Ever made gnocchi at home? Becca shows how it's easier and tastier than you might think, especially if sauteed before after boiling. You'll get a beautifully crispy exterior to supplement the flavour of your sauce.
Confession: this is the first time I've ever made gnocchi. Honestly, I've never really seen the point of it before. Whenever I've had it at restaurants, it's just been dense, squishy dumplings that don't really taste of much, and I've always thought that pasta would have been much nicer.
My opinion has never changed quicker than when I had my first bite of this gnocchi. This stuff was good
I think the gnocchi I've had at restaurants has always been boiled and then served straight away in a sauce, which means that it doesn't really end up very exciting - boiling isn't exactly the cooking method that's best known for instilling a great texture in food. However, I sautéed my gnocchi after boiling, which gives it a beautiful crispy exterior, and a buttery flavour infuses itself throughout. The transformation that occurs with just a few minutes in a frying pan is unbelievable!
Overall I think my first attempt at gnocchi was a big success. I'll admit they aren't the most perfectly rolled or the most evenly shaped gnocchi I've ever seen, but I like to think that just adds to the satisfaction of having made them from scratch. Don't worry if yours look a bit ugly like mine did before you sauté them - once they've got those crispy brown sides, nobody will care what shape they are.
I served my gnocchi in a really simple, light sauce. The dumplings themselves are really filling, so anything else would be far too heavy. I made a simple garlic butter sauce with a squeeze of lemon, some pine nuts and basil, and I topped it all off with some shaved parmesan and a few leaves of rocket. Simple flavours but they all go beautifully together.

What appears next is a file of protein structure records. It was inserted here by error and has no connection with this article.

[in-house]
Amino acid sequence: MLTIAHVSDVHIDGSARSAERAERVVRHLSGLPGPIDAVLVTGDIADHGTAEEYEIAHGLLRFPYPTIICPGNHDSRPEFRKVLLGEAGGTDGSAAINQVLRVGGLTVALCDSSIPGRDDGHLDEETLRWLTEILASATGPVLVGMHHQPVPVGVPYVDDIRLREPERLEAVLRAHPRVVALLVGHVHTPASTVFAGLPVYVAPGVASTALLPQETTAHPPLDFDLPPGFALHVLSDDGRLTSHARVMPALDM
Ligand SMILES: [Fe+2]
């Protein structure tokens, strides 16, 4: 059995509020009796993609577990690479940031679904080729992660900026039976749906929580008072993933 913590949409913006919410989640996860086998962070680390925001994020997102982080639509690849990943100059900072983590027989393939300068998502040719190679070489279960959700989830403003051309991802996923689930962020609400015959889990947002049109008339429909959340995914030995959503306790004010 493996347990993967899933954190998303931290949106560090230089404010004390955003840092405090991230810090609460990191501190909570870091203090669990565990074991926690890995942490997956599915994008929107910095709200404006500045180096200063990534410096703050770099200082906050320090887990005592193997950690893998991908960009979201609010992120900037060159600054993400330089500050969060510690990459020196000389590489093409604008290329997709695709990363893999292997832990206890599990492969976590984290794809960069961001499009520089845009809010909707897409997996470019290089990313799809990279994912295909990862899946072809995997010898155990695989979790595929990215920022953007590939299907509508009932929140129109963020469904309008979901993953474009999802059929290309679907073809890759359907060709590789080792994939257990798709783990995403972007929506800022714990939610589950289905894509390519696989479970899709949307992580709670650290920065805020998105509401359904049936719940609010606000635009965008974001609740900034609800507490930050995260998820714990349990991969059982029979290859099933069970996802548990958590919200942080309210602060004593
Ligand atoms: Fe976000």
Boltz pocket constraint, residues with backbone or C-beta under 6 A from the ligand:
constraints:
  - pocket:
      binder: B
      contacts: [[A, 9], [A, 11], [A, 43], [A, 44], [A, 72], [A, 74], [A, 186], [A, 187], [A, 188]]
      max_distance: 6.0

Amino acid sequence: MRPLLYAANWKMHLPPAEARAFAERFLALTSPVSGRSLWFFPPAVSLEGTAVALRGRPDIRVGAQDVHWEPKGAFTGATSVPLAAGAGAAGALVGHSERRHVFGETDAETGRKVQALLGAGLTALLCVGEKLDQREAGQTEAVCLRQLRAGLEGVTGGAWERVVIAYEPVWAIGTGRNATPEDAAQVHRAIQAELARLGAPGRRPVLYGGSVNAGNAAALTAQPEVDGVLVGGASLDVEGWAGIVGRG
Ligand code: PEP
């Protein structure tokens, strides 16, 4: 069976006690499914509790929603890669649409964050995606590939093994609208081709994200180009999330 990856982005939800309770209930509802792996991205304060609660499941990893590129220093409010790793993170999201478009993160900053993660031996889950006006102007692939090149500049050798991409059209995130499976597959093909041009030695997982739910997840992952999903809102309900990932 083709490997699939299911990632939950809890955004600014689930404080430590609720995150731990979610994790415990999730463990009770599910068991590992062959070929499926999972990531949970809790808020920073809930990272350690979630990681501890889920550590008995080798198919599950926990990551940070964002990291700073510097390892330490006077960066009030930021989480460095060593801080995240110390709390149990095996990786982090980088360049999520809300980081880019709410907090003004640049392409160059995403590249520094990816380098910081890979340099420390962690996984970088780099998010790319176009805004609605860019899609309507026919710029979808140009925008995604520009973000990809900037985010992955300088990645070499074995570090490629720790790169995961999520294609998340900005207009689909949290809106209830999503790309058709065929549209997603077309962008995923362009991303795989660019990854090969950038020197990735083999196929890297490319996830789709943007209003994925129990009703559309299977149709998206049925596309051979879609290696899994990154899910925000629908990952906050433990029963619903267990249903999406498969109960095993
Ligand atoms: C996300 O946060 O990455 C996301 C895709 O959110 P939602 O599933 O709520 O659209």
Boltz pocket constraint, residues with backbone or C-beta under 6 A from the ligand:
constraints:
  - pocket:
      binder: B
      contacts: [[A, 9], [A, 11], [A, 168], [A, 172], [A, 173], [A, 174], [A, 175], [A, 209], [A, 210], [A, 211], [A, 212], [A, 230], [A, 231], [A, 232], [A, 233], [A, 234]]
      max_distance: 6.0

Sautéed gnocchi in simple garlic butter sauce
For the gnocchi:
750g potatoes (2 large potatoes)
200g plain flour, plus more for rolling and shaping
1 egg, lightly beaten
For the sauce:
6 cloves garlic, chopped
3tbsp fresh basil, chopped
2tbsp lemon juice
3tbsp pine nuts
Handful rocket leaves
30g vegetarian parmesan-style cheese
3tbsp extra virgin olive oil
To begin the gnocchi, you need to cook the potatoes. I baked mine at 190°C (Gas Mark 5 / 375°F) for around 2 hours (prick the skins a few times first), until cooked through. Yours might take a little less or more time, depending on the size of your potatoes. Alternatively you can boil them, but this method will make the potato wetter, so you might need to add more flour later.
When the potatoes are fully cooked, scoop out the flesh - the skins can be discarded or saved for an alternative use. Mash the potato flesh thoroughly - use a ricer if you have one, or pass the flesh through a sieve. Combine the potato flesh with the flour, a good amount of salt, and the egg (I did this straight onto a floured worktop but you can use a bowl if you prefer). Mix with your hands until it all comes together into a dough - you might need to add a little more flour if your potatoes were particularly wet.
Roll the mixture out until it's around 1.5cm thick, and cut into 1.5cm strips. Roll each strip into a sausage (again you might need another sprinkling of flour to stop it sticking to the worktop), and cut into chunks - mine were around 3cm long. If you want to get the traditional lines printed into the side of the gnocchi, press each piece gently with the back of a fork and roll a little.
Bring a large pan of water to the boil, and drop the gnocchi in - you don't want to overcrowd the pan, so you might need to do a few batches. When the gnocchi start to float (they won't take long!), give them another twenty seconds or so, and then remove them from the pan with a slotted spoon.
The gnocchi are now edible, but I think they're much nicer if you sauté them.
Melt the butter in a large frying pan, and add the gnocchi in a single layer (again, you'll probably need to do a couple of batches - if so, only use half of each ingredient to begin with). Cook over a medium-high heat for several minutes, until the underside of each dumpling is golden brown. Turn each piece over (I found this was most easily done using tongs as they can be a bit slippery), and repeat on the other side.
After the second side has been cooking for a minute or so, add the garlic and turn the heat down to medium-low. Add the basil, lemon juice, pine nuts and plenty of seasoning, and cook for 1 more minute.
Serve the gnocchi topped with some fresh rocket and some shavings of parmesan, drizzled with a glug of extra virgin olive oil.
Inspired? For more gnocchi recipes visit Great British Chefs collection.